Key Takeaways

  • Hopeful the US & Major Trading Partners Will ‘Come Together’
  • Here Comes Seasonality to Help Equity Market Be ‘All Right’
  • US Consumer to ‘Move’ the US Economic Expansion Further

Yesterday marked the fiftieth anniversary of the release of ‘Abbey Road,’ The Beatles’ eleventh studio album. Although it was not their final album, it did contain the last recording sessions in which all four members participated. ‘Abbey Road’ rocked the charts, surging to the coveted ‘#1 spot’ in both the UK and US. From the record-setting songs to the iconic cover art, ‘Abbey Road’ has me feeling nostalgic, but of course, I couldn’t help but notice several correlations to the economy and financial markets too.

  • Album Artwork | For the first time on a Beatles’ album, the cover design contained neither the title nor the group’s name. It was simply the ‘Fab Four’—John Lennon, Paul McCartney, George Harrison, and Ringo Starr—striding along a zebra crossing on Abbey Road, just outside their London recording studio. The synchronized walk quickly became one of the most iconic album covers, and to this day, fans flock to the block just to follow in the band’s footsteps. Today there is another historic synchronized movement taking place as central banks across the globe adopt a more accommodative stance amid slowing economic momentum, heightened recessionary fears, and trade tensions. The Federal Reserve (Fed), European Central Bank, the Reserve Bank of India, and the People’s Bank of China, among others, have each cut interest rates this year. We anticipate that weak global growth and muted inflation will lead to more cuts, led by the Fed taking at least one more insurance cut (likely in December) by year end.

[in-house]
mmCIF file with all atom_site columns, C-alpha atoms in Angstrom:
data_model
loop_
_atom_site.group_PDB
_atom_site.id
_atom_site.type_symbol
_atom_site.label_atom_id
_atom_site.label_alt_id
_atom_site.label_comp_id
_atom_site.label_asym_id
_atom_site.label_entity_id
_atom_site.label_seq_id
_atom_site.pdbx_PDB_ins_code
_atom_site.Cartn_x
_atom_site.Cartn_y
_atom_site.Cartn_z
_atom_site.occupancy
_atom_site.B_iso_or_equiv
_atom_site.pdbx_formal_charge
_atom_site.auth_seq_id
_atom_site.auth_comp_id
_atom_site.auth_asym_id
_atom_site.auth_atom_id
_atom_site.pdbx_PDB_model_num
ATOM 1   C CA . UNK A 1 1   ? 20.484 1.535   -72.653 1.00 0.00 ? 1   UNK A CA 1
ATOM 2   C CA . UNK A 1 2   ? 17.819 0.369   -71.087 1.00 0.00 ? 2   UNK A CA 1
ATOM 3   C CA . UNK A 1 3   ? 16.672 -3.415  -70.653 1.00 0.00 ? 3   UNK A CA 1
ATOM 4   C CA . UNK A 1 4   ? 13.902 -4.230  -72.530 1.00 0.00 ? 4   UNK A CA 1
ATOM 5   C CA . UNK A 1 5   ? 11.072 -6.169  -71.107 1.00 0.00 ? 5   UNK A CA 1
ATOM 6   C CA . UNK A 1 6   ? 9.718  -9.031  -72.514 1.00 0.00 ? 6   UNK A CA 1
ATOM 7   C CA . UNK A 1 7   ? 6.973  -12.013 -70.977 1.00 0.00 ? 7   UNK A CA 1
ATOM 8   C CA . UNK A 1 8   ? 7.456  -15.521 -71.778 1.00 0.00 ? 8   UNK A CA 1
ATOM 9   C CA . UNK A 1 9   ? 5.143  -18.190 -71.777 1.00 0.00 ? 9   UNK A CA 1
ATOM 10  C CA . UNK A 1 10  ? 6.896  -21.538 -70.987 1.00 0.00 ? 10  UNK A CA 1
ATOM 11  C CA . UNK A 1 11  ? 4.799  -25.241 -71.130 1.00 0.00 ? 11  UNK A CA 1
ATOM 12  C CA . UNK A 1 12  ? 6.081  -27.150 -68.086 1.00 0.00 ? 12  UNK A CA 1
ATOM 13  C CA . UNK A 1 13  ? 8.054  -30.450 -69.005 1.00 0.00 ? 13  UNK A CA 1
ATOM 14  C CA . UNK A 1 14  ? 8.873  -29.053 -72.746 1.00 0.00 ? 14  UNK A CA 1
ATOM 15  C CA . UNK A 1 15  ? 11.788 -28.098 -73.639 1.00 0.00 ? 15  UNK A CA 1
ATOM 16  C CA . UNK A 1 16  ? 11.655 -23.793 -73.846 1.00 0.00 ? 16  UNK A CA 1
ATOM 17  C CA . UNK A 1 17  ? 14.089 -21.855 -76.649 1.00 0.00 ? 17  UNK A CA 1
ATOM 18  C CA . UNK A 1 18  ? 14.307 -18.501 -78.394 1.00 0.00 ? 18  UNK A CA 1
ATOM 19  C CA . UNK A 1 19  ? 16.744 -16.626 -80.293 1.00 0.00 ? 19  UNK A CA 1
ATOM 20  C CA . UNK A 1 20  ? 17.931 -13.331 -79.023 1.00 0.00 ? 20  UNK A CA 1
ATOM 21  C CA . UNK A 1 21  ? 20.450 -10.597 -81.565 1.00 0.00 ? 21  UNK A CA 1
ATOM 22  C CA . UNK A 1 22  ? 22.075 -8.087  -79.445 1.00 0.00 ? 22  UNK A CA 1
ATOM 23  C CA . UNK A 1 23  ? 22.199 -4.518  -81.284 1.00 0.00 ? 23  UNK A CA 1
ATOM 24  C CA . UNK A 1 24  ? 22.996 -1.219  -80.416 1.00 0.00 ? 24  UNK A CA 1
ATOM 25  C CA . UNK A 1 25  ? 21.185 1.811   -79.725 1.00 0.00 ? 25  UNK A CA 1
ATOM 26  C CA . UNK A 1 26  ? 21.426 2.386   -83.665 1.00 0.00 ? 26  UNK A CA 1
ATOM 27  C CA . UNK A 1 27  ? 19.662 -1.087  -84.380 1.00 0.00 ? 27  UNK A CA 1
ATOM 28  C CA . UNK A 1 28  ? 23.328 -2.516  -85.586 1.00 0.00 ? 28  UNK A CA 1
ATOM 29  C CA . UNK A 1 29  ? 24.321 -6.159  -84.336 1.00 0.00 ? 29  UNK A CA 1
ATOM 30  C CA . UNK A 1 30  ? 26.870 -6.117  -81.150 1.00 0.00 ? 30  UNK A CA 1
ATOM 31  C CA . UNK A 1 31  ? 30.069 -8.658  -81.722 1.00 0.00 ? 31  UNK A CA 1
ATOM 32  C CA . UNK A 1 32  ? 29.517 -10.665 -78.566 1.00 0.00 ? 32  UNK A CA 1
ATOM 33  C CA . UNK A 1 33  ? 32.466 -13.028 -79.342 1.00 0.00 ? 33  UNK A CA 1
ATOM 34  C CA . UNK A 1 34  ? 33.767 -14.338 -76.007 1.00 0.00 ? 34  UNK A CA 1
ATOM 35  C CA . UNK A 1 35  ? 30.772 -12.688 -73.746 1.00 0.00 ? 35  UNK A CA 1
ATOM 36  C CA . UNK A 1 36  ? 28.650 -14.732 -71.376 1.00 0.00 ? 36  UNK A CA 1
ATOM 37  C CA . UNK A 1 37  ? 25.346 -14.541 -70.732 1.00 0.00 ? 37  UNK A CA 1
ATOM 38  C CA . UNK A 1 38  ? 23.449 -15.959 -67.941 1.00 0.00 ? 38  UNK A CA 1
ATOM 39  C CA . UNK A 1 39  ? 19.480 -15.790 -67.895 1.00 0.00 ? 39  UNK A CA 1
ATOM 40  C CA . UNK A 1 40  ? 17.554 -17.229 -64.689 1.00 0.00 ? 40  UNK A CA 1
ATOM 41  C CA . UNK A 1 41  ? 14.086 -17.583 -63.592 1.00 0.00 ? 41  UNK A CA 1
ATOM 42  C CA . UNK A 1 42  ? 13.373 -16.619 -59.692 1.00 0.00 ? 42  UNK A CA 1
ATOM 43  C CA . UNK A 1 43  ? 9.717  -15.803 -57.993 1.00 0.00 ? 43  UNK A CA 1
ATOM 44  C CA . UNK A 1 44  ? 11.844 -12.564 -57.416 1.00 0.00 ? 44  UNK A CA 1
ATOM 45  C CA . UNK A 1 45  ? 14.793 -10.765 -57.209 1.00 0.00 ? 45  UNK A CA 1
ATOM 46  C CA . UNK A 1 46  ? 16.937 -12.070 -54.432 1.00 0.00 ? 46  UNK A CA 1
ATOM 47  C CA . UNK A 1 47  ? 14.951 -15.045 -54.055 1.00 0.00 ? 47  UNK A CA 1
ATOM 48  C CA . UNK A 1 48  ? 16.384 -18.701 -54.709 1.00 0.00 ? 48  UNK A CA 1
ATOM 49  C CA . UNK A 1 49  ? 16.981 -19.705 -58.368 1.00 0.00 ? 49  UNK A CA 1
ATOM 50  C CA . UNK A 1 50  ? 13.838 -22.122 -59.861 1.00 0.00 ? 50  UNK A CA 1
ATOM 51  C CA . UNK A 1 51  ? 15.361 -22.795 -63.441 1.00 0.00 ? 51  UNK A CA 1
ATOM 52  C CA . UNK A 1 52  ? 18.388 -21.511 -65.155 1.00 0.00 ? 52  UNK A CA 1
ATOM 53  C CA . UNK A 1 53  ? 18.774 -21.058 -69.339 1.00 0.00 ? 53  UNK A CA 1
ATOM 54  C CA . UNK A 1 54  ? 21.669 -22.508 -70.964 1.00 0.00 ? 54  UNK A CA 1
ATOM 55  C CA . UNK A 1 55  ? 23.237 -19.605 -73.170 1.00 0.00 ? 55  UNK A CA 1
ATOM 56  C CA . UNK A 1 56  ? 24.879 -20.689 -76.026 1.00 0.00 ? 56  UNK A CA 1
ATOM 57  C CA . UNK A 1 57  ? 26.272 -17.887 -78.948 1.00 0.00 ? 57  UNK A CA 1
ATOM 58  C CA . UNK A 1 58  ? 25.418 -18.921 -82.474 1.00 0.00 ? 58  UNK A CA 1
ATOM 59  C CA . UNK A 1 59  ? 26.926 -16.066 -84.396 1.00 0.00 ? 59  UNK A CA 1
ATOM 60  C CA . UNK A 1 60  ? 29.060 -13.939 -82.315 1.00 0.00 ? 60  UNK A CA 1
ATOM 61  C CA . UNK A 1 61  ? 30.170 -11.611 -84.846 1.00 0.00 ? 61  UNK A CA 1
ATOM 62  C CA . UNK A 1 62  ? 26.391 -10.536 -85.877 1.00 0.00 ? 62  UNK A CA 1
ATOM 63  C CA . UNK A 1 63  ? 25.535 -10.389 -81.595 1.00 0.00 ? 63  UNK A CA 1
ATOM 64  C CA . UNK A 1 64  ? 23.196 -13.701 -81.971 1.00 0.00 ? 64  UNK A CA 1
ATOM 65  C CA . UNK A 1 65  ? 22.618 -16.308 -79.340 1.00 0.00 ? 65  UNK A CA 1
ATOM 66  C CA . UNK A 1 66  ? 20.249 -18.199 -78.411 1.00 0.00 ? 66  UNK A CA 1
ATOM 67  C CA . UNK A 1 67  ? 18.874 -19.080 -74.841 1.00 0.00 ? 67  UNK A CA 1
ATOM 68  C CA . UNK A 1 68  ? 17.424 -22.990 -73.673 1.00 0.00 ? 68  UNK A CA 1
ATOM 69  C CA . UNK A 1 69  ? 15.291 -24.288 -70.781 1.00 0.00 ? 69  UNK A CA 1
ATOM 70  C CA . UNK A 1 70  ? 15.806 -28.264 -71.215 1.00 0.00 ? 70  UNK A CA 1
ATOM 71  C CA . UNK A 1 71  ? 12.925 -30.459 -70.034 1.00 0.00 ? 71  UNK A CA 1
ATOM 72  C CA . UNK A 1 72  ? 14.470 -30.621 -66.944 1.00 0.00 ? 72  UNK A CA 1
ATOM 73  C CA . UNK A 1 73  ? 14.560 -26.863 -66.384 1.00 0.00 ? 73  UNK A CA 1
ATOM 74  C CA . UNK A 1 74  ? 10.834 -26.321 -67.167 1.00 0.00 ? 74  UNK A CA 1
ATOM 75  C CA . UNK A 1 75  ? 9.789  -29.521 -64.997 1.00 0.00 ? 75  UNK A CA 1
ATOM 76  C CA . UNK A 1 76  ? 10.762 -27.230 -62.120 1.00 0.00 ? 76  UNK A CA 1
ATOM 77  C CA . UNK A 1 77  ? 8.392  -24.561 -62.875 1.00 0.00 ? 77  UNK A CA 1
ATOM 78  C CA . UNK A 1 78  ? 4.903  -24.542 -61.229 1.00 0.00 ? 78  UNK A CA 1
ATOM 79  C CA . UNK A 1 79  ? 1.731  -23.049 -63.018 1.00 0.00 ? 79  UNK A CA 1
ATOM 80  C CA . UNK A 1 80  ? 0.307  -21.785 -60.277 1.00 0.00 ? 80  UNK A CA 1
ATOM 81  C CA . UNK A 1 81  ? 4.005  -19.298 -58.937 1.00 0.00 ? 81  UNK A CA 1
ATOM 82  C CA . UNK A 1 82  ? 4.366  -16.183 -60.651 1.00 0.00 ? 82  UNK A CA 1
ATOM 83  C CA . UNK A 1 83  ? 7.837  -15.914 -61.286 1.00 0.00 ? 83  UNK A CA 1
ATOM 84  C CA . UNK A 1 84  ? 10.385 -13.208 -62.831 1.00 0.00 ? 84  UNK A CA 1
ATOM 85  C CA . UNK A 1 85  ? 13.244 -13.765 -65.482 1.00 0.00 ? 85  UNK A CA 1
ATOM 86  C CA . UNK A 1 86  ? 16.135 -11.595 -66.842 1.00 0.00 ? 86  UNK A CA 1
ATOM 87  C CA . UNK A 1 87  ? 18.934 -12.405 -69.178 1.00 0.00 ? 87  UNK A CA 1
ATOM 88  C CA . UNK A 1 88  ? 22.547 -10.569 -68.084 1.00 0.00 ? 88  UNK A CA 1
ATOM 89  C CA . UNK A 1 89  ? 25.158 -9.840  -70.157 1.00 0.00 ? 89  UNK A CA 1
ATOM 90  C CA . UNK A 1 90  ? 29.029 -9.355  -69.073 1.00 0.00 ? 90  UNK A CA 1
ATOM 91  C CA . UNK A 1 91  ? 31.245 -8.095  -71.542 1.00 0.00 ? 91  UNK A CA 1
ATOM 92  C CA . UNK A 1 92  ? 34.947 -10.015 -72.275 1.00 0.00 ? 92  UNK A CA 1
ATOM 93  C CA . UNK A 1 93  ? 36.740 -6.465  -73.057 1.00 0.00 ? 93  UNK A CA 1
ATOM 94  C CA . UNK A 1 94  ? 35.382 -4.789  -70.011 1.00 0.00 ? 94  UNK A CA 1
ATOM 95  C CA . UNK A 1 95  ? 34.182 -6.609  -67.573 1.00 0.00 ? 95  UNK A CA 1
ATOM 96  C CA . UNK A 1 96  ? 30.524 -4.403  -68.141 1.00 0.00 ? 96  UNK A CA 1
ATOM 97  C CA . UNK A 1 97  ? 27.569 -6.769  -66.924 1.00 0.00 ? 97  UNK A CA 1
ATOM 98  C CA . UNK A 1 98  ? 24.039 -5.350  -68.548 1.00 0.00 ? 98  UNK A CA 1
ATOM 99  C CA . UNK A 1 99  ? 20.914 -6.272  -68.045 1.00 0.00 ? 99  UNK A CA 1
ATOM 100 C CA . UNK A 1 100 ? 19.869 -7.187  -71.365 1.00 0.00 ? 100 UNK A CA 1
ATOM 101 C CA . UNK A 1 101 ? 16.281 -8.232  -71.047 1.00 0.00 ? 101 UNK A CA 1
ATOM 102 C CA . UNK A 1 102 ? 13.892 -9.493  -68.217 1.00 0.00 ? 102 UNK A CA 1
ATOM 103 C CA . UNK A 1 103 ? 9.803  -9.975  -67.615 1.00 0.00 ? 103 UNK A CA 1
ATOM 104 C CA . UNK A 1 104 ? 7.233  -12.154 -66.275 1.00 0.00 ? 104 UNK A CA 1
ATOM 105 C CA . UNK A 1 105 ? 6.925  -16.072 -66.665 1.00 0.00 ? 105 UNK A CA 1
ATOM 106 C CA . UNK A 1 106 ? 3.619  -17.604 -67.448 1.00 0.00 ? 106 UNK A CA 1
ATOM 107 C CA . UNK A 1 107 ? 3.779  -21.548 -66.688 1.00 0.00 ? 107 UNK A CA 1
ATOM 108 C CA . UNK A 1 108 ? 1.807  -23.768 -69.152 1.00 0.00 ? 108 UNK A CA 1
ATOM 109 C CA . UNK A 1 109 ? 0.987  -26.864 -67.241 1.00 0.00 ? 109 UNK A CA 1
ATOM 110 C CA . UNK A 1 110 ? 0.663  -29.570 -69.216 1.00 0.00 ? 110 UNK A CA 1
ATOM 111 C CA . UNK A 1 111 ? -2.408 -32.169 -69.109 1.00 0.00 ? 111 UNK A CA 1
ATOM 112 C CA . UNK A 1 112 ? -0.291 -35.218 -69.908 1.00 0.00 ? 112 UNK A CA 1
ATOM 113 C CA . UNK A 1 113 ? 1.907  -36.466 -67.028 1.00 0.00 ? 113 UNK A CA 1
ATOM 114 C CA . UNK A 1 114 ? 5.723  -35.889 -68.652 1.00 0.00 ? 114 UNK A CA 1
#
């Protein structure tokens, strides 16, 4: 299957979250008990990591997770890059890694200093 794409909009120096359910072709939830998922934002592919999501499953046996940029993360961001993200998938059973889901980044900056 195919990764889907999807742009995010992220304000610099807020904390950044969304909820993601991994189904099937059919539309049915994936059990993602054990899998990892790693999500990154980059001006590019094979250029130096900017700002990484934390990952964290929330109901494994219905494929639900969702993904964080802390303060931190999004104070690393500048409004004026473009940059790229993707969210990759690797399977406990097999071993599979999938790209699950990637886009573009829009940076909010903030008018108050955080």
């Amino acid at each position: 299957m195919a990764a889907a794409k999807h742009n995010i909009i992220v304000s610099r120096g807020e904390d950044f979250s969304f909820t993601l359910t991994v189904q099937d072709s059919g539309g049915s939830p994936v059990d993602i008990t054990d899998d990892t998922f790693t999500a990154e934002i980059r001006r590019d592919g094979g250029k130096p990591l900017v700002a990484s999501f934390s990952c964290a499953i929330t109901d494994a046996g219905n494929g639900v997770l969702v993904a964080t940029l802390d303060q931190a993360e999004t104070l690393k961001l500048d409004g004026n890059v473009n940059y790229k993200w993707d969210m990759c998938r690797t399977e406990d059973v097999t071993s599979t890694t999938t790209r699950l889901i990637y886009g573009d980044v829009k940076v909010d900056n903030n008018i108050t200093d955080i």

• Something in the Way the US Moves | We believe the US economy will continue to expand and be a pillar of strength for the global economy. The reason – the ongoing strength of the US consumer and its ability to drive growth going forward. In the second quarter, personal consumption was strong and posted its highest contribution to gross domestic product (GDP) in five years. US consumer spending currently accounts for ~70% of US GDP and ~15% of global GDP (roughly in line with the size of China!). With the holiday shopping season approaching, we expect that the US consumer will ‘move’ the economic expansion further. According to the National Retail Federation, consumers spent a record $701 billion during the 2018 holiday season. Healthy confidence, solid job creation, and increasing wages should propel holiday shopping to another record high this year.
  • Impeachment Road | On Tuesday, Speaker Pelosi announced a formal impeachment inquiry against President Trump, accusing him of jeopardizing the integrity of US elections during his phone conversation with Ukrainian President Volodymyr Zelensky. This will intensify the ongoing investigations by the various House committees that could eventually lead to a vote on the articles of impeachment. If approved by a simple House majority, a public trial will be held on the Senate floor, presided over by Chief Justice Roberts. A final conviction must be supported by two thirds of the Senate, in which the Republicans currently hold a narrow majority (53 seats versus 47 seats). The market is currently pricing in a 61% probability that the House will pass impeachment articles against the president, a 18% probability that the Senate will convict and an 74% probability that he will complete his first term. The relatively low probability of the president being removed from office is the reason we have not seen a major disruption and downside volatility in the equity markets.